Update: 2006-08-06 02:21 PM -0700


Medicinal Plants of Myanmar

Family: Scrophulariaceae

compiled by U Kyaw Tun, U Pe Than, and staff of TIL. Not for sale.

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Family: Scrophulariaceae 1 entry
• Scoparia dulcis • {dan~ta.thu.hka.}

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Scoparia dulcis

Family : Scrophulariaceae

Synonyms: Scoparia grandiflora, Scoparia ternata, Capraria dulcis, Gratiola micrantha

Burmese-Myanmar transcript names:
• Agri.Dept.2000 31-825: {dan~ta.thu.hka.}
• FAO : NL
• Lè-seik-shin 219: {dan~ta.thu.hka.}
• KS-TMN 206: Danta-thukha; Thagya-bin; Mann-lay
• Nagathein 2-081: {da-na.thu.hka.} / {dan~ta.thu.hka.} /
  {hkaN~Ða.thu.hka.} /
• UHM : NL

Myanmar-Script Spelling :
• Official Myanmar Dictionaries : {dan~ta.thu.hka.}
{dan~ta.thu.hka.} - -- TravPo-M-Dict 155
{dan~ta.thu.hka.} - n. parasitic herb used for treating toothache - Myan-Engl-Dict 215

UKT: The description "parasitic herb" given by Myan-Engl-Dict is not appropriate.

 भूहिधन्य {Bu-hi.-Da.nya} -- Nagathein (UKT: Nagathein's Burmese-Devanagari is NOT {Bu-hi.-Da.ña})


English common name used in Myanmar :
• Agri.Dept.2000 31-825: Sweet broom weed
• FAO : NL
• Lè-seik-shin 219: Sweet broom weed
• KS-TMN: Sweet Broom weed
• Nagathein 2-081: NG
• UHM : NL

English name:
• Vassourinha, sweet broom, licorice weed -- www.rain-tree.com/vassourinha.htm 

Picture :
• Leader: left -- Nagathein; right -- www.rain-tree.com/vassourinha.htm
• Photos: left -- habit with flowers and fruits; right -- habit with fruits. Click on the pictures to enlarge. -- KS-TMN


Plant identification characters :

• An annual erect herb; profusely branched, the younger stems 5-to 6-angled, glabrous. Leaves 3-nately whorled, simple; exstipulate; petioles short or subsessile; laminae broadly elliptic to oblanceolate, the bases attenuate, the margins serrate, the tips acute, unicostate, reticulate, the surfaces glabrous. Inflorescences axillary cymes, 1-to 2-flowered. Flowers ebracteate, ebracteolate, pedicellate, bisexual, actinomorphic, tetramerous, hypogynous. Calyx aposepalous, the sepals 4, imbricate in bud, persistent. Corolla synpetalous, 4-fid, rotate, the tubes short, throat densely bearded, the lobes obtuse, subequal, white. Androecium polyandrous, stamens 4, didynamous, epipetalous, the filaments filiform, attached at the base of corolla tube, exserted, the anthers dithecous, subsagittate, dorsifixed, introrse, dehiscence longitudinal. Pistil 1, ovary ovoid or globose, 2-carpelled, syncarpous, 2-loculed, the placentation axile, the ovules numerous on the enlarged placentae, the style subclavate, the stigma bifid. Fruit a septicidal capsule, globose, valves membranous, the margins inflexed; seeds many, obovoid, endosperm fleshy. Flowering period: October - December. Fruiting period: November - January -- KS-TMN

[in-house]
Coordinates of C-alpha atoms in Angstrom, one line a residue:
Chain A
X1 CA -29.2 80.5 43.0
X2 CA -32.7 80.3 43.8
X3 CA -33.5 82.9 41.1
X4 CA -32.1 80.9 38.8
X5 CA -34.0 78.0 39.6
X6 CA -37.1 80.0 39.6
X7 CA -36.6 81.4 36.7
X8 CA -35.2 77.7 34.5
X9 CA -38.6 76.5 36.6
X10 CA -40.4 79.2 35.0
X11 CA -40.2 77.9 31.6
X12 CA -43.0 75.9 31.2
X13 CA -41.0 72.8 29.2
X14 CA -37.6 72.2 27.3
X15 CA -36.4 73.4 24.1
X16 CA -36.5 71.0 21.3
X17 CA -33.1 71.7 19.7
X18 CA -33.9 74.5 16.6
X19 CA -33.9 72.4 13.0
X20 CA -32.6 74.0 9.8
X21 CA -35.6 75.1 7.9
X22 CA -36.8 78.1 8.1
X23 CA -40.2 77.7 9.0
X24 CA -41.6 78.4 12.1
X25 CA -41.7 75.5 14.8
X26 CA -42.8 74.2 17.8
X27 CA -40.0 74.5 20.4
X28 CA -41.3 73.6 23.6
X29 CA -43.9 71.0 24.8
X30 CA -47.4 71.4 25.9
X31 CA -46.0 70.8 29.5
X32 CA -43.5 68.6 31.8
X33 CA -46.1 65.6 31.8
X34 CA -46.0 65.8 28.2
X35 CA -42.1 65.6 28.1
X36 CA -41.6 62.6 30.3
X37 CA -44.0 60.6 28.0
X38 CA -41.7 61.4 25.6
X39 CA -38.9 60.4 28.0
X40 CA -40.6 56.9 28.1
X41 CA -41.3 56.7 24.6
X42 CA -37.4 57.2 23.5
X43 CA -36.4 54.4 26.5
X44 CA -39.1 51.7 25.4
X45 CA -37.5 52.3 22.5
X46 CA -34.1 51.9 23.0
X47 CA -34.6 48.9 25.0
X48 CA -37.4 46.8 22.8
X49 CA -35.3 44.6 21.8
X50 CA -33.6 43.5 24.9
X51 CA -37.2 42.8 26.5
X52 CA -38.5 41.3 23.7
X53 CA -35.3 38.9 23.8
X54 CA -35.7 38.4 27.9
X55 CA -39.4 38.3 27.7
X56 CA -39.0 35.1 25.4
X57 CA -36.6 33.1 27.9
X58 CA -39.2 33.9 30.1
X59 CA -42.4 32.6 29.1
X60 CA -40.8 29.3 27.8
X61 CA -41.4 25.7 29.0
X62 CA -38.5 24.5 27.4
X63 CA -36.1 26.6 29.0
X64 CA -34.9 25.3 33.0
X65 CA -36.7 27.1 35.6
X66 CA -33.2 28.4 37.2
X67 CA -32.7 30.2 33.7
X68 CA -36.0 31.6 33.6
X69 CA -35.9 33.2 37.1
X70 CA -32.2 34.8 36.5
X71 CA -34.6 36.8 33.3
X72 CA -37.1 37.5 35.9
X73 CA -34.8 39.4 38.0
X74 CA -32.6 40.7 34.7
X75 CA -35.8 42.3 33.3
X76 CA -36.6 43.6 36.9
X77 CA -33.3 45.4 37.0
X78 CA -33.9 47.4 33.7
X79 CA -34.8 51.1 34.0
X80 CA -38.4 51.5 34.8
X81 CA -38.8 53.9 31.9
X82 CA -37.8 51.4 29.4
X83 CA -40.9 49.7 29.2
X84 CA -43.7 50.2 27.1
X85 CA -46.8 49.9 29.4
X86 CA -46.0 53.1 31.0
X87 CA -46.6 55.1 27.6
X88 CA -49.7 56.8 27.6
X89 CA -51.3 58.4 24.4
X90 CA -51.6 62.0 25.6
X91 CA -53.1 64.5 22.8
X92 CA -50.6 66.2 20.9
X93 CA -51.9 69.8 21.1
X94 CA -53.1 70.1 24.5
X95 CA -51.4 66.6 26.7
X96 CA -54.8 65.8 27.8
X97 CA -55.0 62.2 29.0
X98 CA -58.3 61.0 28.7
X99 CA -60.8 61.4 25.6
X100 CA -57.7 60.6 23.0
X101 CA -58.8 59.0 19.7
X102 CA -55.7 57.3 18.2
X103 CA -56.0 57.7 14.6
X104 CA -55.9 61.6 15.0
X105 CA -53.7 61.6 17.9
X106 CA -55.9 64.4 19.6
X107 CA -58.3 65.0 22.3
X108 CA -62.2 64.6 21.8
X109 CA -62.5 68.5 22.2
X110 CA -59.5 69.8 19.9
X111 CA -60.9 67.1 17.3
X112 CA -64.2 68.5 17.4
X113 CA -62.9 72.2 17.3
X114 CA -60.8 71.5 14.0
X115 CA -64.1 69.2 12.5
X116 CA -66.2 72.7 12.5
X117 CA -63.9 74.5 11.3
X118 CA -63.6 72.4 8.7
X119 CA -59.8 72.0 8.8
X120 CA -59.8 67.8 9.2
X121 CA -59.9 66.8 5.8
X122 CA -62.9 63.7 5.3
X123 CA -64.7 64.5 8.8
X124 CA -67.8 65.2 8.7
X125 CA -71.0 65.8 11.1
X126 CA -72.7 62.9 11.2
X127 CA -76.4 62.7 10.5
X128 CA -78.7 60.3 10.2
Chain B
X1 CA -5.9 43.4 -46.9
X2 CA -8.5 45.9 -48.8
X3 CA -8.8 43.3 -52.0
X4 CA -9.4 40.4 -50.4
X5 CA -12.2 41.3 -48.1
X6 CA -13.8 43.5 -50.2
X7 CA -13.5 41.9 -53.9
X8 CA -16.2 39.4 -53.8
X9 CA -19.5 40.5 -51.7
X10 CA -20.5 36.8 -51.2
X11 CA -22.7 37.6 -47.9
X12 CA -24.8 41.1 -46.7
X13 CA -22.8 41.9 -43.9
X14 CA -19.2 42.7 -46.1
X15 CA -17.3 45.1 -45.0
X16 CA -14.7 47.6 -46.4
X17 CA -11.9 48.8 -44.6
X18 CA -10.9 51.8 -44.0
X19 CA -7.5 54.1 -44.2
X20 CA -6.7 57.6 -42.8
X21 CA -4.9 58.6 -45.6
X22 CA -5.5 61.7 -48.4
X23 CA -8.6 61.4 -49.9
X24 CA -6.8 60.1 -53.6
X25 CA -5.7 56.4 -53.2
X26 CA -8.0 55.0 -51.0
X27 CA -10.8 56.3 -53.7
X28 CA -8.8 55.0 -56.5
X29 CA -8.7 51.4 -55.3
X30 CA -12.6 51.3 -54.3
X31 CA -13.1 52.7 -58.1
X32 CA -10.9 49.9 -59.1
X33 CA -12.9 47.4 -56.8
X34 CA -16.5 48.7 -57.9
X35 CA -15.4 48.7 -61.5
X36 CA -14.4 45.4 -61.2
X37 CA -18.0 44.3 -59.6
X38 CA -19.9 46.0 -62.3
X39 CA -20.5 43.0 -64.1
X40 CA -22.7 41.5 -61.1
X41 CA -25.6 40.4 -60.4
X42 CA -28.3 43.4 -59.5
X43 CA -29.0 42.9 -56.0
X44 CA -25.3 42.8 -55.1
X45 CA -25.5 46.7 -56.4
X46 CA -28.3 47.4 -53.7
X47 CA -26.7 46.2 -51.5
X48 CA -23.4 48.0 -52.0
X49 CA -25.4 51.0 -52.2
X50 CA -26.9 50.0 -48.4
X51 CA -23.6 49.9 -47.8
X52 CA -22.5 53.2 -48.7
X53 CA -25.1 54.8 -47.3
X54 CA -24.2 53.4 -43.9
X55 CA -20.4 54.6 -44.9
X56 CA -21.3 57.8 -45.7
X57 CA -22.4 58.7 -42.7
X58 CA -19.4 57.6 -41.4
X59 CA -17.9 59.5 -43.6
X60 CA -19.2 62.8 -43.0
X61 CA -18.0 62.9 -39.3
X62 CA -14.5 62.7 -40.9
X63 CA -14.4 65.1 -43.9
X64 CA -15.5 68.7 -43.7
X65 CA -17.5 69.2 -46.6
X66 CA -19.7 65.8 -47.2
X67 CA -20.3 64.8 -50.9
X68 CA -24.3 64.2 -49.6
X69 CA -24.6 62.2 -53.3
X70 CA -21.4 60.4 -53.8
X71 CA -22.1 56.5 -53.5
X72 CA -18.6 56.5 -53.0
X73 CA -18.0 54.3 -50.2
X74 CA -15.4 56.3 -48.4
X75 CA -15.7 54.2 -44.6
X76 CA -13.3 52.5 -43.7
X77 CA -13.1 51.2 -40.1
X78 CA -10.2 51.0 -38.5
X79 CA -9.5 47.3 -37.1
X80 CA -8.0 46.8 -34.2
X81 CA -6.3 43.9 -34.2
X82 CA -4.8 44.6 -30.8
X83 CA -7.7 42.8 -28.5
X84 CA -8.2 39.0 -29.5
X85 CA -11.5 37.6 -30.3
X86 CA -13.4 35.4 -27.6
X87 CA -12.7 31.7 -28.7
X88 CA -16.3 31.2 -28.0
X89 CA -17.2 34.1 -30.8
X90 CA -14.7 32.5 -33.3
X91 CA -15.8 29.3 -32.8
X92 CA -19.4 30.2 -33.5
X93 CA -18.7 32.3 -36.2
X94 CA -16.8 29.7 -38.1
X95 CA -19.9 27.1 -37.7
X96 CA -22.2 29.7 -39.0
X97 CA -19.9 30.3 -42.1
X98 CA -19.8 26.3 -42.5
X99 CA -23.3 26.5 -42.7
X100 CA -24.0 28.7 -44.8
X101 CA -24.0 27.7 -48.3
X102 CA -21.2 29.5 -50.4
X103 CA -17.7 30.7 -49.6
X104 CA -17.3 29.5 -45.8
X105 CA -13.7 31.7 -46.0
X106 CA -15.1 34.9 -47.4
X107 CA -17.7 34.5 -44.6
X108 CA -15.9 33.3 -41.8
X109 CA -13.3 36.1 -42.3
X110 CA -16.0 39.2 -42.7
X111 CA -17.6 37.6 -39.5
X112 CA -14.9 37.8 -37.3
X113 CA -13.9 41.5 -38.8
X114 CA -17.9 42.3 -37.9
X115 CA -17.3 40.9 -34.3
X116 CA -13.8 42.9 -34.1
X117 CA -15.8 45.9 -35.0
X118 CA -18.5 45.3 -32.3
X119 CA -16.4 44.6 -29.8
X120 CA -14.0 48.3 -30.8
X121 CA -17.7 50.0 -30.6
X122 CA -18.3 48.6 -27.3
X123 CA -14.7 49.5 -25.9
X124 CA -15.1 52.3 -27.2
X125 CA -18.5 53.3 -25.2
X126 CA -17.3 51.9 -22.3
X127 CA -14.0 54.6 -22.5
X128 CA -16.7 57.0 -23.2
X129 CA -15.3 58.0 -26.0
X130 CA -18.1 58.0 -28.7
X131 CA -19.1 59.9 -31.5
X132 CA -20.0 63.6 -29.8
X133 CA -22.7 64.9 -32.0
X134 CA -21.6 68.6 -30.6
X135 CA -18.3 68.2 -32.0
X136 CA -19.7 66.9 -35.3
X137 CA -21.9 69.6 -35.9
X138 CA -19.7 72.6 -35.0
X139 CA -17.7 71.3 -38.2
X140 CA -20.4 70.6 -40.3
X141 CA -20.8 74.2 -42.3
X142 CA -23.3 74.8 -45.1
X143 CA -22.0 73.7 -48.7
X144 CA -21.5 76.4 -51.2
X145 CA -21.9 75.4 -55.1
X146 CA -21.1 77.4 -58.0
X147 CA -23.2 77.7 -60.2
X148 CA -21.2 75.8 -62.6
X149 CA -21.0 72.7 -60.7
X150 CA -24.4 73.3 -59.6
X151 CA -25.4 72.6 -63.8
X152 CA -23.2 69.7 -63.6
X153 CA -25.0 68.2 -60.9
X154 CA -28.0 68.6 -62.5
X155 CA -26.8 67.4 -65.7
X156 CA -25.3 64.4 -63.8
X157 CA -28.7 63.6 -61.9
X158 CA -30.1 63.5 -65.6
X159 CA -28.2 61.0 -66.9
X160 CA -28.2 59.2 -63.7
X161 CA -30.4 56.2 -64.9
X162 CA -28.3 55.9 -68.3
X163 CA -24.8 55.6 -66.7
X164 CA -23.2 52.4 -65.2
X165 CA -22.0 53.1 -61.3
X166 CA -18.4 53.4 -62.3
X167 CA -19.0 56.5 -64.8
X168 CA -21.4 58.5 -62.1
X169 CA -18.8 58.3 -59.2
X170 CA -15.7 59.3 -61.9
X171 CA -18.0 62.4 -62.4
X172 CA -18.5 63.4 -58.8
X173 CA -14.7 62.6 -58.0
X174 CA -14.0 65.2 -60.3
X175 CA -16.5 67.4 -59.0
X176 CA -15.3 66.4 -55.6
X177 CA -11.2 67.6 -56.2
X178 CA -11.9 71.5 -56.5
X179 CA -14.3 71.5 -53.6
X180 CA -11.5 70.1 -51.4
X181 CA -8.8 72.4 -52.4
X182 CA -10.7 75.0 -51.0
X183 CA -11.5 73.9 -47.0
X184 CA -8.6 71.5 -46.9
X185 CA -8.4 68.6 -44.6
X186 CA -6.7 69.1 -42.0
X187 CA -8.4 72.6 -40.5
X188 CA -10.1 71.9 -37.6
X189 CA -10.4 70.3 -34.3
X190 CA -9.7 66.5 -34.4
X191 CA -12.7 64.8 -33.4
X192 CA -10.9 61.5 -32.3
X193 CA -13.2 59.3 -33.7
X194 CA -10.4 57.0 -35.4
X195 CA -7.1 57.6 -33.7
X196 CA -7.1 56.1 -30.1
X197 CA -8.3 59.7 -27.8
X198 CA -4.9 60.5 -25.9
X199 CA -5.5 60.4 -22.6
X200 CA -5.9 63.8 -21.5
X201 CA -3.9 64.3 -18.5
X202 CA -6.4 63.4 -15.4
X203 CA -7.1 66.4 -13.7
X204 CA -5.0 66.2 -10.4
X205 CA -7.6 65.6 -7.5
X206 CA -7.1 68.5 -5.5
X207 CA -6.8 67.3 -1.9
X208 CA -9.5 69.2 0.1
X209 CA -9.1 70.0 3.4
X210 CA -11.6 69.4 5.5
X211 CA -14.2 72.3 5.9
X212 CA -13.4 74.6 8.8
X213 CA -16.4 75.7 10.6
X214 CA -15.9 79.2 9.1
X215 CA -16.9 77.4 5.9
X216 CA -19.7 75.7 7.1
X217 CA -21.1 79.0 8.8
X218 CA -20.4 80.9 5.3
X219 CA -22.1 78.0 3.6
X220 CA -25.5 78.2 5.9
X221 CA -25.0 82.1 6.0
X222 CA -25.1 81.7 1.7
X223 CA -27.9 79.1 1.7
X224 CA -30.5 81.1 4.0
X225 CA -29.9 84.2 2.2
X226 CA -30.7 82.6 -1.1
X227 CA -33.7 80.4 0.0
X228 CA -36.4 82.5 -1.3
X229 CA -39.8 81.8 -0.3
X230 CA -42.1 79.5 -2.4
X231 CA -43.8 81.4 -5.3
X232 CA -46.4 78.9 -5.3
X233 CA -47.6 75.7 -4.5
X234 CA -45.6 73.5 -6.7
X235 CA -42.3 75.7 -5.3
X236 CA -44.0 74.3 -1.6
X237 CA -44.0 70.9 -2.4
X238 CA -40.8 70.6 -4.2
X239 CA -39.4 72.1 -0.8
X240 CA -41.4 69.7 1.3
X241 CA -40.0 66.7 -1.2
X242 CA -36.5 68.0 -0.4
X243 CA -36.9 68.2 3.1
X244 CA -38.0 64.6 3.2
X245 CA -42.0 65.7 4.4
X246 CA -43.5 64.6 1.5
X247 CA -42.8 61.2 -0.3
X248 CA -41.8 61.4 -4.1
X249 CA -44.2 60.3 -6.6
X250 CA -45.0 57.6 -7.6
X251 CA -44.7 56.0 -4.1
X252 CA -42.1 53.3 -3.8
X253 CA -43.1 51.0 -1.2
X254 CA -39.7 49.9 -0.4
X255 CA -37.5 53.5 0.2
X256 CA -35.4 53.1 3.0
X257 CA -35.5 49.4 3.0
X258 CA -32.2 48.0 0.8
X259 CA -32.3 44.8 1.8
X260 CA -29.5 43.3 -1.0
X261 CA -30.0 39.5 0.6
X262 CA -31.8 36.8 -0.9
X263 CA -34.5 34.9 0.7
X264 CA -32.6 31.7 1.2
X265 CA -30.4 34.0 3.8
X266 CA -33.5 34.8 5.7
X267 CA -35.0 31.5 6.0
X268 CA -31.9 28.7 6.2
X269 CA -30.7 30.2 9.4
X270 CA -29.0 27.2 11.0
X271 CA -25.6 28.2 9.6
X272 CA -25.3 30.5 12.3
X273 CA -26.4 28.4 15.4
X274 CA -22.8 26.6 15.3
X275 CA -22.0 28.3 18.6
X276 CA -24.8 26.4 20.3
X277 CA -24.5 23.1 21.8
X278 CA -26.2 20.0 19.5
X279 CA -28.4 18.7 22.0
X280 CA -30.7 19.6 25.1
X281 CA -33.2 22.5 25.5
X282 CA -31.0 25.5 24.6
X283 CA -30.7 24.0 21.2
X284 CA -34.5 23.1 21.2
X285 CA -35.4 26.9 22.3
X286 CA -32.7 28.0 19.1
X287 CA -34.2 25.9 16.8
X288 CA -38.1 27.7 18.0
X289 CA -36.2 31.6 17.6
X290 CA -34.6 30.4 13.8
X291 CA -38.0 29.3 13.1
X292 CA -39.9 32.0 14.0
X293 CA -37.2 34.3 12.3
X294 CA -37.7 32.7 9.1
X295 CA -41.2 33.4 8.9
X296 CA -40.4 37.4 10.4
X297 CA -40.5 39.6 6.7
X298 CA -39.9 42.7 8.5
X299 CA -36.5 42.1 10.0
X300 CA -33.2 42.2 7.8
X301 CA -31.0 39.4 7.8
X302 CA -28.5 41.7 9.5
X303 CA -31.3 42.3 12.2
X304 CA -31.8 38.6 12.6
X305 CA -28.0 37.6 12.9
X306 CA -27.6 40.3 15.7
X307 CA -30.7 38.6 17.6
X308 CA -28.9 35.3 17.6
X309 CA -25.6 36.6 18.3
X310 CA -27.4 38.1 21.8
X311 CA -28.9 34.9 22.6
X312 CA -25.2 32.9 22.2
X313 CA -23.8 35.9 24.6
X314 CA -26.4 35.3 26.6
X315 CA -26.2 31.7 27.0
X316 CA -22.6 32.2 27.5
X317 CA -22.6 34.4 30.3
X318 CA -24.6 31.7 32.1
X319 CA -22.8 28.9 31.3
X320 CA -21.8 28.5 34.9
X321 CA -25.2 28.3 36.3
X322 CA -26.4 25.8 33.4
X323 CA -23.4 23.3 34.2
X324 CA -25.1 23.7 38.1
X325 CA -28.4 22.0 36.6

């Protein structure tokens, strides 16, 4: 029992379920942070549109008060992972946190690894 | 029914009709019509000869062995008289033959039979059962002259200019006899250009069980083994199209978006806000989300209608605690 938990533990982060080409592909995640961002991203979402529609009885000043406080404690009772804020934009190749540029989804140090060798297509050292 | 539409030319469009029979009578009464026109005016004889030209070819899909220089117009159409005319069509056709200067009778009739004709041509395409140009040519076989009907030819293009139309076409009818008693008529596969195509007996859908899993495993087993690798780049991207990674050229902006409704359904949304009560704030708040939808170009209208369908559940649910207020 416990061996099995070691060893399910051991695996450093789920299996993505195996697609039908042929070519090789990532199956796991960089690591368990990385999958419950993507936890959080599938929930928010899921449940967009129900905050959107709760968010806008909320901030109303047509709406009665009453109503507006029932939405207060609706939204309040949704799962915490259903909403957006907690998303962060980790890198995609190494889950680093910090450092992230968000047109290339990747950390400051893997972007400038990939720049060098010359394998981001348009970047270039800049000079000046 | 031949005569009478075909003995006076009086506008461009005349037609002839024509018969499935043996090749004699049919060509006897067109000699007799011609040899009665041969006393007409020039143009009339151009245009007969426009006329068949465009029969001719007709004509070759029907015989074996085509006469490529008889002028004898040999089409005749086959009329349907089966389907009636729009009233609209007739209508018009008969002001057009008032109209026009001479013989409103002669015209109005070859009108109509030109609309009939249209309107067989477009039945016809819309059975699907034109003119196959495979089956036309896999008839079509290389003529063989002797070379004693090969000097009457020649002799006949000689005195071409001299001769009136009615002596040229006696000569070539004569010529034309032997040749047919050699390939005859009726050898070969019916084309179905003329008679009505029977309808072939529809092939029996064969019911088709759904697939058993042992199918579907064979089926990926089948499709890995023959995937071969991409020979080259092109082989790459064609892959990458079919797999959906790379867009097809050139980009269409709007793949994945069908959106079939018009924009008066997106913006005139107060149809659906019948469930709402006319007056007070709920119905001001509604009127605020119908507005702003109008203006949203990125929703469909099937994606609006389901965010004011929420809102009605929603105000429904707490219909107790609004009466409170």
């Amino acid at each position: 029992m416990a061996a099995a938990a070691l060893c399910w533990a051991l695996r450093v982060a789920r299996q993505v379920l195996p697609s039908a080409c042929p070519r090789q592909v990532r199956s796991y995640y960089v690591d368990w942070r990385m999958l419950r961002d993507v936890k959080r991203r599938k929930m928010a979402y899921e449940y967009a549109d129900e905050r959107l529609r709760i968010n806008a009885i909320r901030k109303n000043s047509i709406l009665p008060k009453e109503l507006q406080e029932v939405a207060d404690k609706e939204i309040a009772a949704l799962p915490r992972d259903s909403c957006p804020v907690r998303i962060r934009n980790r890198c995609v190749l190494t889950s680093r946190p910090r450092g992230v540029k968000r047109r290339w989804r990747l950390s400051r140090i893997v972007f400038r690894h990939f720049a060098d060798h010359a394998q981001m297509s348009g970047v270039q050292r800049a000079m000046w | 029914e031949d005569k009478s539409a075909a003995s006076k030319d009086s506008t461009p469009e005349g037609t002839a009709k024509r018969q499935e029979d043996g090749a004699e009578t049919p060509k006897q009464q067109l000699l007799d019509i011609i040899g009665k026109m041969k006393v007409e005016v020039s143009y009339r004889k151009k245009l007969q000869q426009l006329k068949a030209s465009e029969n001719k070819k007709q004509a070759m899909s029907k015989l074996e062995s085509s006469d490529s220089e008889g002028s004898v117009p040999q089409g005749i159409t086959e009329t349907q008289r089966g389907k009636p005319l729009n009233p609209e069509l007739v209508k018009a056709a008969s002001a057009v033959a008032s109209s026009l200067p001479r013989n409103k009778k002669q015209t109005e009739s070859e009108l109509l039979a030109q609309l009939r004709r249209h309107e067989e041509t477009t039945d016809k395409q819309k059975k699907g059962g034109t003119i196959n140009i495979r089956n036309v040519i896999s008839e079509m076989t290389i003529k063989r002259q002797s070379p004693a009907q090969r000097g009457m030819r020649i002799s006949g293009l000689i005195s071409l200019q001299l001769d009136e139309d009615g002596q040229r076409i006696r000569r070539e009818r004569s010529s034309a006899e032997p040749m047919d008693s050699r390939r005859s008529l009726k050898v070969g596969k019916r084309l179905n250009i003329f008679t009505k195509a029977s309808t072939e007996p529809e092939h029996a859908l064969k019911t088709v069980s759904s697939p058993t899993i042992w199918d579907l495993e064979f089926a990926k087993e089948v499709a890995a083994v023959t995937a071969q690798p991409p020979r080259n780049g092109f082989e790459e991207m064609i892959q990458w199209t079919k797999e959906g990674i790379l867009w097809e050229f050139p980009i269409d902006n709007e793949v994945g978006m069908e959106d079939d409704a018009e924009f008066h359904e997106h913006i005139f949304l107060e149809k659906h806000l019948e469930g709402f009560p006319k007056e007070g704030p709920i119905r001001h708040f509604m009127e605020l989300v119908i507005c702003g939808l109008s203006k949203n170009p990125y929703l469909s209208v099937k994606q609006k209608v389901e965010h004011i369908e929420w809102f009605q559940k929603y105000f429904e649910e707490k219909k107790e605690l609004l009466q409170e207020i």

• Vassourinha is an erect annual herb in the foxglove family that grows up to 1/2 m high. It produces serrated leaves and many small, white flowers. It is widely distributed in many tropical countries in the world and is found in abundance in South America and the Amazon rainforest. It can be found as far north as the Southern United States, including Texas, Florida and Louisiana. The plant is called escobilla in Peru, vassourinha in Brazil and in here in the U.S. the plant is known as sweet broomweed or licorice weed. In many areas, the plant is considered an invasive weed. -- www.rain-tree.com/vassourinha.htm


Distribution in Myanmar

• A common weed, throughout Myanmar -- KS-TMN


Part used and uses:

• Root -- Menorrhagia; Leucorrhoea. Leaf-- Febrifuge; Emesis; Tooth-ache -- KS-TMN

• Leaves, bark, roots. Main Uses: 1. for menstrual problems (pain, cramps, premenstrual syndrome [PMS], to promote and normalize menstruation): 2. for upper respiratory bacterial and viral infections; 3. to relieve pain of all types (arthritis, migraines and headaches, stomach aches, muscle pain, etc); 4. to tone, balance, and strengthen heart function (and for mild hypertension); 5. for venereal diseases and urinary tract infections. Main actions: kills viruses, kills leukemia cells, inhibits tumors, kills germs, reduces inflammation, relieves pain, reduces spasms, expels phlegm, promotes menstruation, reduces blood pressure, supports heart. Other actions: kills bacteria, kills fungi, reduces fever, heals wounds, lowers blood sugar, lowers body temperature. Standard Dosage: Whole herb, Infusion: 1 cup twice daily, Capsules: 2-3 g twice daily. Properties/Actions Documented by Research: analgesic (pain-reliever), anti-inflammatory, antitumorous, antibacterial, anticancerous, antifungal, antileukemic, antispasmodic, antiviral, cardiotonic (tones, balances, strengthens heart function), central nervous system depressant, diuretic, hypoglycemic, hypotensive (lowers blood pressure), sedative -- www.rain-tree.com/vassourinha.htm